In the north eastern Kabylie region a general strike was organised and running battles took place in the regional capital Tizi Ouzou to try to prevent the election from taking place in the region. Throughout much of the area polling stations were deserted and many did not open at all.[9]

ResultsEdit

The results saw the National Liberation Front win a clear majority of seats. The party won over triple the seats it won at the last election, going from 64 to 199 seats.[6] The RND dropped from 156 seats to 47 in a disastrous result for the party.[10] The moderate Islamist parties suffered a small overall decline in support, with the MSP losing half its seats but the Movement for National Reform made gains and won 43 seats.[2]

Turnout in the election was the lowest yet since independence in 1962.[4] Only 47% of the registered voters turned out to vote, compared to 63% in the 1997 election.[4] 25 women were elected, 18 from the FLN, and after the election the number of women ministers was increased from one to five.[2]

PartyVotes%Seats+/–
National Liberation Front2,618,00335.28199+137
Movement for National Reform705,3199.5043New
National Rally for Democracy610,4618.2347–109
Movement of Society for Peace523,4647.0538–31
Workers' Party246,7703.3321+17
Algerian National Front113,7001.538New
Islamic Renaissance Movement48,1320.651New
Party of Algerian Renewal19,8130.271New
Movement of National Understanding14,4650.191New
14 other parties2,155,14629.040
Independents365,5944.9330+19
Total7,420,867100.00389+9
Valid votes7,420,86789.53
Invalid/blank votes867,66910.47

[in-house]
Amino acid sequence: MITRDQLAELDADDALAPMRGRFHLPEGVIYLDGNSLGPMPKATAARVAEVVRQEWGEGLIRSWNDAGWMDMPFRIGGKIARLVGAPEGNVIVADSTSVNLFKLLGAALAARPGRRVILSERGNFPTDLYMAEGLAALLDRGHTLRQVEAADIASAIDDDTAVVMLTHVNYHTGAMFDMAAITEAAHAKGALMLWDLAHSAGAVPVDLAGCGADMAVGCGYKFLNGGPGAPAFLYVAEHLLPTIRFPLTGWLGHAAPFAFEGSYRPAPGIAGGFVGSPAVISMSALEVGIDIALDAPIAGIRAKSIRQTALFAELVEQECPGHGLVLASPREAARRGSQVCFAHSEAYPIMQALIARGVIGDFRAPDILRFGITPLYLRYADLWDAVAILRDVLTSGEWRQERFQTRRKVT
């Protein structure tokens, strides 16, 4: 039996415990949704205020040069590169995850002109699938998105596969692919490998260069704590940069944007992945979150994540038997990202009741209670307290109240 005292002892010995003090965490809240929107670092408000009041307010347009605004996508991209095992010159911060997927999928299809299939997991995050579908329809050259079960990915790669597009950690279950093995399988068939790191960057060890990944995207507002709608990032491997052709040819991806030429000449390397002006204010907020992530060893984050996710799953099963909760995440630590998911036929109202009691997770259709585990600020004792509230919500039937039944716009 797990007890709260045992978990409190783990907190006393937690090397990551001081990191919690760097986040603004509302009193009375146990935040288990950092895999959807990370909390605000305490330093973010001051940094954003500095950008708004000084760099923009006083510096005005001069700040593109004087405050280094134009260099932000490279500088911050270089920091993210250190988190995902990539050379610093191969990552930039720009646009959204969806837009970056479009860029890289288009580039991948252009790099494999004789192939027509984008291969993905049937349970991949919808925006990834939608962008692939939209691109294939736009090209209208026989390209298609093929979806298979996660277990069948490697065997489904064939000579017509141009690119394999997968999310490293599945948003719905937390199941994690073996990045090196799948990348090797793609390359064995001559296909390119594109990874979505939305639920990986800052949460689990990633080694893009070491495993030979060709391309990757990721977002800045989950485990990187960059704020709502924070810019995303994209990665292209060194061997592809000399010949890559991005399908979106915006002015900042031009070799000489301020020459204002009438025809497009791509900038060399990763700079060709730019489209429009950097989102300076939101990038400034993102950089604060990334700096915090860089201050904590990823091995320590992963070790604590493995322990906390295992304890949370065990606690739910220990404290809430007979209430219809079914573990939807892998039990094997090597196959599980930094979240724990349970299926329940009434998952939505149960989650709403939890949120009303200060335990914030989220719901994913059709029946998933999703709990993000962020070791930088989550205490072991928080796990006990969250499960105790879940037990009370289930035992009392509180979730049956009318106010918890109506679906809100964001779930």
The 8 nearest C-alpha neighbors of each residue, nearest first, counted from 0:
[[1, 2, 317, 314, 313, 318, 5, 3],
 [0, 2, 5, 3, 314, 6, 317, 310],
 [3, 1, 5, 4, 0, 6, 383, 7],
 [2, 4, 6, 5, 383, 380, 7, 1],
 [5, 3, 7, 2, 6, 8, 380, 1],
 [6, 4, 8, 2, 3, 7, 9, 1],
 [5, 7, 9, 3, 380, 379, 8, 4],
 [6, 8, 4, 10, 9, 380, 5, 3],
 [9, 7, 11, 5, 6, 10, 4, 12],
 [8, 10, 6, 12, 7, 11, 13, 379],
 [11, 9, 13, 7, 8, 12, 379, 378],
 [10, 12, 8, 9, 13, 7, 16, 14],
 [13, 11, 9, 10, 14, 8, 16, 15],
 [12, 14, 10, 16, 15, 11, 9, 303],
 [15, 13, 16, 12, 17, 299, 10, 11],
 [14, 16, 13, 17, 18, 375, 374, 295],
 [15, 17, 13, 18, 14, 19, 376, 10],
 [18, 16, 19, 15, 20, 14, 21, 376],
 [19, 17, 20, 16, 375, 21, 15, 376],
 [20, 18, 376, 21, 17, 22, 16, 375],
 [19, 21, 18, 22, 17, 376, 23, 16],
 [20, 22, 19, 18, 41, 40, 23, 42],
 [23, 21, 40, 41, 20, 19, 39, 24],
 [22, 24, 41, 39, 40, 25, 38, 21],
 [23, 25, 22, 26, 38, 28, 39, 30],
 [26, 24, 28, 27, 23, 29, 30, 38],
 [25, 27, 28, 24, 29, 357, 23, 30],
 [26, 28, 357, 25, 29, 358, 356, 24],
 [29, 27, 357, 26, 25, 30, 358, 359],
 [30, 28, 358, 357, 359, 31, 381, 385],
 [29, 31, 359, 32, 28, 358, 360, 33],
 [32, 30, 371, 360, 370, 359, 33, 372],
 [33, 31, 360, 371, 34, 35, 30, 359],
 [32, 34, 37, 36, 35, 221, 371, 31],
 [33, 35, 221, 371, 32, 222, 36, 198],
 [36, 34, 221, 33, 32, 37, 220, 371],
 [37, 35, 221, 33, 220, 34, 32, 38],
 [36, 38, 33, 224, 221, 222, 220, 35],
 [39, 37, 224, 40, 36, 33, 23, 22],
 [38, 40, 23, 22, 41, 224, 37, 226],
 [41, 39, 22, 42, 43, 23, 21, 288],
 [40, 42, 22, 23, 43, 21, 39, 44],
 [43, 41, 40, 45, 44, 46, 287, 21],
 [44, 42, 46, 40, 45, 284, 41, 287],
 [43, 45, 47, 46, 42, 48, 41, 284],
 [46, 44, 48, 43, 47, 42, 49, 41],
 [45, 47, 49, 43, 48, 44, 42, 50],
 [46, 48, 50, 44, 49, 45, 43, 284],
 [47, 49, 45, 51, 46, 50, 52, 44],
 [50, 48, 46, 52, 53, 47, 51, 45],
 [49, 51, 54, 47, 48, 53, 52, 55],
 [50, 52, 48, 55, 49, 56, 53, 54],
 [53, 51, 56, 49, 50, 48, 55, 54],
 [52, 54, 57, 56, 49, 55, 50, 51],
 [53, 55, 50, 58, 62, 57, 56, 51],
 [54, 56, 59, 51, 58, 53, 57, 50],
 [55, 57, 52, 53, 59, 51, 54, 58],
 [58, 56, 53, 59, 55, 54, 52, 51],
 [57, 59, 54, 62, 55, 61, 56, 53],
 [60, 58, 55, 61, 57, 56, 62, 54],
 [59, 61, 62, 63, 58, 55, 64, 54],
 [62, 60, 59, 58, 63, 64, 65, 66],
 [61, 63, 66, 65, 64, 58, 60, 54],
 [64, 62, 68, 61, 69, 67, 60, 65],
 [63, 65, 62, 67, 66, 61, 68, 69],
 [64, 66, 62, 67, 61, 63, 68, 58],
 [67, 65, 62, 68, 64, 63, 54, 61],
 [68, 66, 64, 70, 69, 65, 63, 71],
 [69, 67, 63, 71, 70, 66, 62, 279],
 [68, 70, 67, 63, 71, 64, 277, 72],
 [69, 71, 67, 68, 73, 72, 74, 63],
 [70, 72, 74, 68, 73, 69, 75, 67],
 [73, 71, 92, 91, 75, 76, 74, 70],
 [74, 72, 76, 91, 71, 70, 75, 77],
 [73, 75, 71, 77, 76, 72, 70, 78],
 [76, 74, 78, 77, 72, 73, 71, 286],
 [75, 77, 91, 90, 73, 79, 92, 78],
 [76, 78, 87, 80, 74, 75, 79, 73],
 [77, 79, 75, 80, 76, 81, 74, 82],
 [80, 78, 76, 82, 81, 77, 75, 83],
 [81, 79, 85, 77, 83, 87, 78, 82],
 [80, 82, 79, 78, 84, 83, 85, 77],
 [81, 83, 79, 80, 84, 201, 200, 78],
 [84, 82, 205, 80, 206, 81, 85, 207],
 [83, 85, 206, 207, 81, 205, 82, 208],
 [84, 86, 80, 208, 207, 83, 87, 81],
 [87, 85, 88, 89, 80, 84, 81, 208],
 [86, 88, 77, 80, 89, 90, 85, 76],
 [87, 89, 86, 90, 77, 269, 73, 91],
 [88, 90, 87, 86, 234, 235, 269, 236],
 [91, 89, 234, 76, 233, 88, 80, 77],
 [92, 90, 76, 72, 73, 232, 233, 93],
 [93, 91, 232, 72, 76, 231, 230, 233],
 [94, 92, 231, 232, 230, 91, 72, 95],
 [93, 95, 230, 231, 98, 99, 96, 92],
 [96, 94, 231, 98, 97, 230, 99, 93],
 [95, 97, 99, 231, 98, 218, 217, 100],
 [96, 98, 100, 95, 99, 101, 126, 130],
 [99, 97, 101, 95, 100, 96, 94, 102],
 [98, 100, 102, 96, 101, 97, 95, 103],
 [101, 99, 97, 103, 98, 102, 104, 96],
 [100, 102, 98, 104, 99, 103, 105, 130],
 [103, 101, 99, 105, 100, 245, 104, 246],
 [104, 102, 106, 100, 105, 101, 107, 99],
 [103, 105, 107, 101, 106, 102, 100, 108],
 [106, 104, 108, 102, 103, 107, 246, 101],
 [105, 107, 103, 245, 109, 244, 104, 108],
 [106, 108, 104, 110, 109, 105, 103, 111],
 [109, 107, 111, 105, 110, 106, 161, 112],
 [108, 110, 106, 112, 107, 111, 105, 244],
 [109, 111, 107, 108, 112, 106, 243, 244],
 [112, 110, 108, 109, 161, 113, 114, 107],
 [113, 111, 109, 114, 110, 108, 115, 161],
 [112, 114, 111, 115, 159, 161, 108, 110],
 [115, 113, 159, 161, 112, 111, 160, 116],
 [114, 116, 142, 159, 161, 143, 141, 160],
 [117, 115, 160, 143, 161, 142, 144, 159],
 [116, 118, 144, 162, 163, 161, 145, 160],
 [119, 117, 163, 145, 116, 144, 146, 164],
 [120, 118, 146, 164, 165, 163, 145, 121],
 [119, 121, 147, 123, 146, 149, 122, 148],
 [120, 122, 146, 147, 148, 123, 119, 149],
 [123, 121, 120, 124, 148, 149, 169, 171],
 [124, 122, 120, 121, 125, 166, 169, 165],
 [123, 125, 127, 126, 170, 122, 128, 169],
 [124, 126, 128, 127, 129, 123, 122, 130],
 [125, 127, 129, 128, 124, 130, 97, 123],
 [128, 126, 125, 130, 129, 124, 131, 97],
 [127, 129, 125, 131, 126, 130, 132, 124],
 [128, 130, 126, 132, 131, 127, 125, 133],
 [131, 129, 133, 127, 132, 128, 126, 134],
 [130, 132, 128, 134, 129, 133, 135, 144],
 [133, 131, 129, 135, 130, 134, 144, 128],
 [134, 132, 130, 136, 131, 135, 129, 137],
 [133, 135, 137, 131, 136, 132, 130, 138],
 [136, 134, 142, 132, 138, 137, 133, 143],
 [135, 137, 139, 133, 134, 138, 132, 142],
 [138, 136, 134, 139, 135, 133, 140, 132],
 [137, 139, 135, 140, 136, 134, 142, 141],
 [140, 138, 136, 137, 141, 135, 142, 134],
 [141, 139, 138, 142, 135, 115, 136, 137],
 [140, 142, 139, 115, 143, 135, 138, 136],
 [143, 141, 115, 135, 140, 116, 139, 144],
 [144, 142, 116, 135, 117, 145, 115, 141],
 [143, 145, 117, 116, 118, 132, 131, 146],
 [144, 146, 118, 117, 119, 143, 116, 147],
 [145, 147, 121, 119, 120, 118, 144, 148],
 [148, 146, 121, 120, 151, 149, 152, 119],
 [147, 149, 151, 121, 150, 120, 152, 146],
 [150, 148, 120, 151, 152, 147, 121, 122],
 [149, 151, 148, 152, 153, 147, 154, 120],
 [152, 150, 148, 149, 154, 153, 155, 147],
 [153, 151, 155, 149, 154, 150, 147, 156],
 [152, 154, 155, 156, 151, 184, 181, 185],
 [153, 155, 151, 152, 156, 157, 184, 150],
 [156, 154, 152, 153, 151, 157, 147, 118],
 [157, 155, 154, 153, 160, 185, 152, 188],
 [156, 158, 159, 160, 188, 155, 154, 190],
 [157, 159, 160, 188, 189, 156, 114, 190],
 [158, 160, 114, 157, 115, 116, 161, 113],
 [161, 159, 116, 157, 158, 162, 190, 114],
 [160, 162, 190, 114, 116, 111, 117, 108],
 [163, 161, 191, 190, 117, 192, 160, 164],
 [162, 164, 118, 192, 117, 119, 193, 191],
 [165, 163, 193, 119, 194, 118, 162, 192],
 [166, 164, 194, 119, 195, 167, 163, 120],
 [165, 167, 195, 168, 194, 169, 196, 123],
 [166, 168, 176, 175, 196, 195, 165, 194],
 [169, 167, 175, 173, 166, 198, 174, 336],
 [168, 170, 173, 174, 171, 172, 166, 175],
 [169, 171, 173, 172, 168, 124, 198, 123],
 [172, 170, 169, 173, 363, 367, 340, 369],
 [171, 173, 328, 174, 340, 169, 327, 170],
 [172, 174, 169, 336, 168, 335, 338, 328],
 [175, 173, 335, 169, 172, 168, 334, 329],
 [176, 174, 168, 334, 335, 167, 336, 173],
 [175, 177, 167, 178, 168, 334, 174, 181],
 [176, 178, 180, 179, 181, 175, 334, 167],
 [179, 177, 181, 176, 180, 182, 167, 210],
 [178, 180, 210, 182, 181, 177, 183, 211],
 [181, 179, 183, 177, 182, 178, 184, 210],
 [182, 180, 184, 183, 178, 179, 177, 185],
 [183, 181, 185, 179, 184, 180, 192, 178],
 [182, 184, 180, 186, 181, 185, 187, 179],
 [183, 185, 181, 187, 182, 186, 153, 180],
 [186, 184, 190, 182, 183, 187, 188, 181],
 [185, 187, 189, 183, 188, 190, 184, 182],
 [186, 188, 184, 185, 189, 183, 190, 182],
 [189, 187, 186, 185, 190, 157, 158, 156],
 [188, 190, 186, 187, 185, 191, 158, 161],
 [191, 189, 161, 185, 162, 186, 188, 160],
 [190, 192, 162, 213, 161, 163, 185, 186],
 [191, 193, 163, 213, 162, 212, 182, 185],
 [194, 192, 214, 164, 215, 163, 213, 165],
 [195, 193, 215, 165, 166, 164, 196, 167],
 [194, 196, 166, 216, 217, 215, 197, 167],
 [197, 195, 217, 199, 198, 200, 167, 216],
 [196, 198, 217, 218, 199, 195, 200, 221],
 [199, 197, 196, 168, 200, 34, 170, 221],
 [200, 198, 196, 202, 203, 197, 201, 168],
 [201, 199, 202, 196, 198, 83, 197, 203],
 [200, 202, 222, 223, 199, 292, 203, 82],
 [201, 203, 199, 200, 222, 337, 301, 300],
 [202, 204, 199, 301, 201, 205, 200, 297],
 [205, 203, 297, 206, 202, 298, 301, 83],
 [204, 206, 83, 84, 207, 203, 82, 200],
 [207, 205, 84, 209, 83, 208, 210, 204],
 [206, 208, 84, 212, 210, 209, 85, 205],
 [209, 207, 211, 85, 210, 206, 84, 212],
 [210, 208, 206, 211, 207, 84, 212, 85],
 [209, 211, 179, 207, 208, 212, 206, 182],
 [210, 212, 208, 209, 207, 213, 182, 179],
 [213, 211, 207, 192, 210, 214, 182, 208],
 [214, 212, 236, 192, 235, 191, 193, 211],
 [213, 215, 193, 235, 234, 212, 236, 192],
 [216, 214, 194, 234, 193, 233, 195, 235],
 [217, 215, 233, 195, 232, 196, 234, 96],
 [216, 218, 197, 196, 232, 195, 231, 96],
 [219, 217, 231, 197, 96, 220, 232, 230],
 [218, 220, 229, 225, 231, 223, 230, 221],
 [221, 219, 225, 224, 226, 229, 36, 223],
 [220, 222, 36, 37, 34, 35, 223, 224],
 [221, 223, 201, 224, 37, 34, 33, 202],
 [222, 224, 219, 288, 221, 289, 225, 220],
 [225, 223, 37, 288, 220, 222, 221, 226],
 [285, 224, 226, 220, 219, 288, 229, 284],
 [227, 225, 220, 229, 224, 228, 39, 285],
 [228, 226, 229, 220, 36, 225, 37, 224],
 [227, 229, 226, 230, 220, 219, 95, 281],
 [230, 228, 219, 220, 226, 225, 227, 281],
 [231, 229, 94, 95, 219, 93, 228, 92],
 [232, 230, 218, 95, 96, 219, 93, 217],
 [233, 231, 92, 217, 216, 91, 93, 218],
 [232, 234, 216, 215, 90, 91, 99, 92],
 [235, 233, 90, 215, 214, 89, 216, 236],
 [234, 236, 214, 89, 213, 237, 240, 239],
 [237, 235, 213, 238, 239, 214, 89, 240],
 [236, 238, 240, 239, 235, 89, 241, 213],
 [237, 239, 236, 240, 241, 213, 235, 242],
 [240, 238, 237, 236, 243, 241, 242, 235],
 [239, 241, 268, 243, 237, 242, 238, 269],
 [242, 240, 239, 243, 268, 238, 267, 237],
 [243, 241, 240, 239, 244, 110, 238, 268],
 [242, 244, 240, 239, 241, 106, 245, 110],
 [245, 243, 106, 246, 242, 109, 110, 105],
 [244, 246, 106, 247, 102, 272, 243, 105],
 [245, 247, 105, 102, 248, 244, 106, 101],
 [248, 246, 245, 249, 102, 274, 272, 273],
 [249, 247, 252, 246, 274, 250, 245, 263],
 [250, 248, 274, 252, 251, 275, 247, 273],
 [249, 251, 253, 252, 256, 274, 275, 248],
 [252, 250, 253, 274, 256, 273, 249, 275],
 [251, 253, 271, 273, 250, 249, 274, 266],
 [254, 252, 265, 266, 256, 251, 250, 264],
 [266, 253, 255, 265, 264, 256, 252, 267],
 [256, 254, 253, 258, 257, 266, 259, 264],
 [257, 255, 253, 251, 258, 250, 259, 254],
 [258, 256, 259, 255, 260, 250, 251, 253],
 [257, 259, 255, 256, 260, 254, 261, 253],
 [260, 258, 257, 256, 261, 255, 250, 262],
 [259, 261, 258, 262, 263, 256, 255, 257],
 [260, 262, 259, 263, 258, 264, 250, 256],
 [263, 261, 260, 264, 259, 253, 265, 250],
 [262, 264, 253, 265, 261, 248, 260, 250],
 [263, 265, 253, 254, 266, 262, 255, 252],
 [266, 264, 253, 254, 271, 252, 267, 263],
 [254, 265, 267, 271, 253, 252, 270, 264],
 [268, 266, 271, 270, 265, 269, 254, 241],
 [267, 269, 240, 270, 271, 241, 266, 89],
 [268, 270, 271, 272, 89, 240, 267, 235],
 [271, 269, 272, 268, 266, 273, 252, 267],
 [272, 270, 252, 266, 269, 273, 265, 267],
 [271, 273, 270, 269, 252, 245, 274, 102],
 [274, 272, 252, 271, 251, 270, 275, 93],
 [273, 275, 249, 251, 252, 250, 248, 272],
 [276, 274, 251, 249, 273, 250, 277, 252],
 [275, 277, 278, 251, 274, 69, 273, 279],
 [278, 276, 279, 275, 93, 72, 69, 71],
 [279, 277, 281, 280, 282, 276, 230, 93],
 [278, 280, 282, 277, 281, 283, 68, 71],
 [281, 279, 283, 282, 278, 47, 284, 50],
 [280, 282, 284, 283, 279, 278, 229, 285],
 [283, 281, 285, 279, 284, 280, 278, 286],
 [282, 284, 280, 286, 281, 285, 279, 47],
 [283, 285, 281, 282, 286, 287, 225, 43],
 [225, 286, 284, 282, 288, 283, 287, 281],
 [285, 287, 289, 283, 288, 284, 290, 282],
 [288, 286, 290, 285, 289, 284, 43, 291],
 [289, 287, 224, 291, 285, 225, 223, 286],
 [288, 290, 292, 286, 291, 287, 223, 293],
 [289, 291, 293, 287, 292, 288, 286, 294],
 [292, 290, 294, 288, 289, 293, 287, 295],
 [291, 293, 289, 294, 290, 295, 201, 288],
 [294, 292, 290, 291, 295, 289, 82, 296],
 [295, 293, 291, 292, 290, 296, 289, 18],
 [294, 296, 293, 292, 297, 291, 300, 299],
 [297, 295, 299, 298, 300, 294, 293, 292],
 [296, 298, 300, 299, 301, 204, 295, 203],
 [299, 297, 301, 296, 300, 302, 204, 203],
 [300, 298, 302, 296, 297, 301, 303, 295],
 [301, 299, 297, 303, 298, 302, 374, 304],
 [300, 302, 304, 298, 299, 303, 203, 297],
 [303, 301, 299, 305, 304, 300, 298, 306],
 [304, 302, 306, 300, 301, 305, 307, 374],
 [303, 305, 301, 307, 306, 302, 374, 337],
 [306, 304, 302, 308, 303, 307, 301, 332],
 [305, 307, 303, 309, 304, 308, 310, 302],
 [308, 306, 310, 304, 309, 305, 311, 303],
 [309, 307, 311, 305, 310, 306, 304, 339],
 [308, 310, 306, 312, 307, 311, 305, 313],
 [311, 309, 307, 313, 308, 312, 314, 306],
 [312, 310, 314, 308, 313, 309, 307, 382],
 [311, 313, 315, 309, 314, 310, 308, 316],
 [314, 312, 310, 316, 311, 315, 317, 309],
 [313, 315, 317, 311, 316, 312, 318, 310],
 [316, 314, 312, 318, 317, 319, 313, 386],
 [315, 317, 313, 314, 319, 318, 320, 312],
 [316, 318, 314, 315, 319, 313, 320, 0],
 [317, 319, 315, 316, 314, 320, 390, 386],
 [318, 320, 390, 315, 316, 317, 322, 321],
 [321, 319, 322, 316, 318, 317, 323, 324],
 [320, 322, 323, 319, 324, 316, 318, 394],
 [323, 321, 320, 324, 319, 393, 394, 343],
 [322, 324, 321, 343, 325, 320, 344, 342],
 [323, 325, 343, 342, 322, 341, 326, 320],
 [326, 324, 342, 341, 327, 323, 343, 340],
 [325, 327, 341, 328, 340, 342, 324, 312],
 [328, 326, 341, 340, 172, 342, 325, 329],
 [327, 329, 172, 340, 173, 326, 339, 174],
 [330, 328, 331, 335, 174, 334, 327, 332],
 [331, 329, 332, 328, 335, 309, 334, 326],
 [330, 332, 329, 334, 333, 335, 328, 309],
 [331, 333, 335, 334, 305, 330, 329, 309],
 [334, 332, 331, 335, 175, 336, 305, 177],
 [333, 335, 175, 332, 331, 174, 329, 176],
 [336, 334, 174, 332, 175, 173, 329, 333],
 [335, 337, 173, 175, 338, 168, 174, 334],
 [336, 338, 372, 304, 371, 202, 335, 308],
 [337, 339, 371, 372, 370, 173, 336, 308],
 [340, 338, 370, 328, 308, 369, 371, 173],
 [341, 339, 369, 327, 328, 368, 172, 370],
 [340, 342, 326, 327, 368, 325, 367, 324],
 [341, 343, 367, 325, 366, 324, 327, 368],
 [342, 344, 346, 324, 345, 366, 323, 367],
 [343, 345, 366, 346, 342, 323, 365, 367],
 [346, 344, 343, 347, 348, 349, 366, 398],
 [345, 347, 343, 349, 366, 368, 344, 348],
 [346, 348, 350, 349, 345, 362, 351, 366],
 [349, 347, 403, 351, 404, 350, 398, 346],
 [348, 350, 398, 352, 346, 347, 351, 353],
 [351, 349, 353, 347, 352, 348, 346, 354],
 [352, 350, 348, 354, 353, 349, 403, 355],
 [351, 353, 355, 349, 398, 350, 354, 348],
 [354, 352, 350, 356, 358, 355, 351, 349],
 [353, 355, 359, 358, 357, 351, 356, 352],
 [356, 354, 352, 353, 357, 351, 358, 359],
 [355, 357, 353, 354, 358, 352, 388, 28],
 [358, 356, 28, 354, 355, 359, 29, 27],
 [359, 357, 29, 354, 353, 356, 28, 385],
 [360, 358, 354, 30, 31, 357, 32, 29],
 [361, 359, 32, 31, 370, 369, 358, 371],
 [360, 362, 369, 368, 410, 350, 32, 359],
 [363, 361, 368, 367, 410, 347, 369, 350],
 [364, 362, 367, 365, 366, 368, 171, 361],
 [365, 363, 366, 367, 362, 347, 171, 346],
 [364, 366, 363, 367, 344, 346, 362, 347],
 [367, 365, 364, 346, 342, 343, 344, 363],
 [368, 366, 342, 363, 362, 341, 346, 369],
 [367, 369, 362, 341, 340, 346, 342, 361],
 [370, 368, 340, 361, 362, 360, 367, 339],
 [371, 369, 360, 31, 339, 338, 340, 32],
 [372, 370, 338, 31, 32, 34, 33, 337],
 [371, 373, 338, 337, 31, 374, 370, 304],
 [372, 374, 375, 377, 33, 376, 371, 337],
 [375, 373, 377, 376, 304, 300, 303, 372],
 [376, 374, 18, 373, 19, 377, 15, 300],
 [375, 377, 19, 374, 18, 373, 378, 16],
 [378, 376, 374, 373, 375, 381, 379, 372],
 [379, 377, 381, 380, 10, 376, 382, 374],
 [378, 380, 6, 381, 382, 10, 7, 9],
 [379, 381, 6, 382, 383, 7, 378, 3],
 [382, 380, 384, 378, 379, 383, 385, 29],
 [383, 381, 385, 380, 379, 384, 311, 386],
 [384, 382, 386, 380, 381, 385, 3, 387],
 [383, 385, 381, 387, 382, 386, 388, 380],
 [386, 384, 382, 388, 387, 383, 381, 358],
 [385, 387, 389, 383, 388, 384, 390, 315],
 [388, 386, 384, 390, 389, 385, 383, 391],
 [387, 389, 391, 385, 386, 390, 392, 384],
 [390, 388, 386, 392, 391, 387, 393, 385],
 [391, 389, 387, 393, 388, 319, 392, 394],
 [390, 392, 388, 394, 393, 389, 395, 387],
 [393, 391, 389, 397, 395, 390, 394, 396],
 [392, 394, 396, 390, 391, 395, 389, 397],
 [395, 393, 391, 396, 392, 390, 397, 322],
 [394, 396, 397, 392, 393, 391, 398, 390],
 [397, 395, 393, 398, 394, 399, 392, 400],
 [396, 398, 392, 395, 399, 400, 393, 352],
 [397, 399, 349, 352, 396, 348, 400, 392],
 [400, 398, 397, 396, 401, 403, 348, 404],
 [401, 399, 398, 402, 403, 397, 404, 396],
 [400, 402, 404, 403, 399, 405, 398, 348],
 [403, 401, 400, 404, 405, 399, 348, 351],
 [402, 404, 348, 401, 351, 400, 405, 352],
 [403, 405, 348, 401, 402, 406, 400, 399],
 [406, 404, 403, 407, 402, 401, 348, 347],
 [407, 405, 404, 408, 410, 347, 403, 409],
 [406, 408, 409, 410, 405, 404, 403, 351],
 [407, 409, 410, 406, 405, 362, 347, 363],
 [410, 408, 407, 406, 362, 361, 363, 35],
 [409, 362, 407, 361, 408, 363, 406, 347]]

Total votes8,288,536100.00
Registered voters/turnout17,951,12746.17
Source: IPU

ReferencesEdit

  1. ^ a b c "Guide to Algeria elections". BBC Online. 2002-05-28. Retrieved 2008-08-01. CS1 maint: discouraged parameter (link)
  2. ^ a b c d e f "Algeria - Diminishing Returns: Algeria's 2002 Legislative Elections(ICG Report)". ACE Electoral Knowledge Network. 2002-05-28. Retrieved 2008-08-01. CS1 maint: discouraged parameter (link)
  3. ^ a b "Algeria Holds Elections, and Few Care". Fox News Channel. 2002-05-30. Retrieved 2008-08-02. CS1 maint: discouraged parameter (link)
  4. ^ a b c d e "Ruling party wins Algeria election". CNN. 2002-05-31. Retrieved 2008-08-01. CS1 maint: discouraged parameter (link)
  5. ^ "Berbers boycott polls". Al-Ahram. 2002-05-30. Archived from the original on 2008-10-11. Retrieved 2008-08-02. CS1 maint: discouraged parameter (link)
  6. ^ a b "Ruling NLF Makes Gains in Algerian Poll". The St. Petersburg Times. 2002-06-04. Retrieved 2008-08-01. CS1 maint: discouraged parameter (link)
  7. ^ "Algeria: Boycott, Violence Roil Algerian Elections". AllAfrica.com. 2002-05-30. Retrieved 2008-08-02. CS1 maint: discouraged parameter (link)
  8. ^ Tremlett, Giles (2002-05-31). "Death and dissent as Algeria goes to polls". guardian.co.uk. London. Retrieved 2008-08-02. CS1 maint: discouraged parameter (link)
  9. ^ "Protesters boycott Algerian polls". BBC Online. 2002-05-30. Retrieved 2008-08-02. CS1 maint: discouraged parameter (link)
  10. ^ "Algerian Insurgency". GlobalSecurity.org. Archived from the original on 14 August 2008. Retrieved 2008-08-02. CS1 maint: discouraged parameter (link)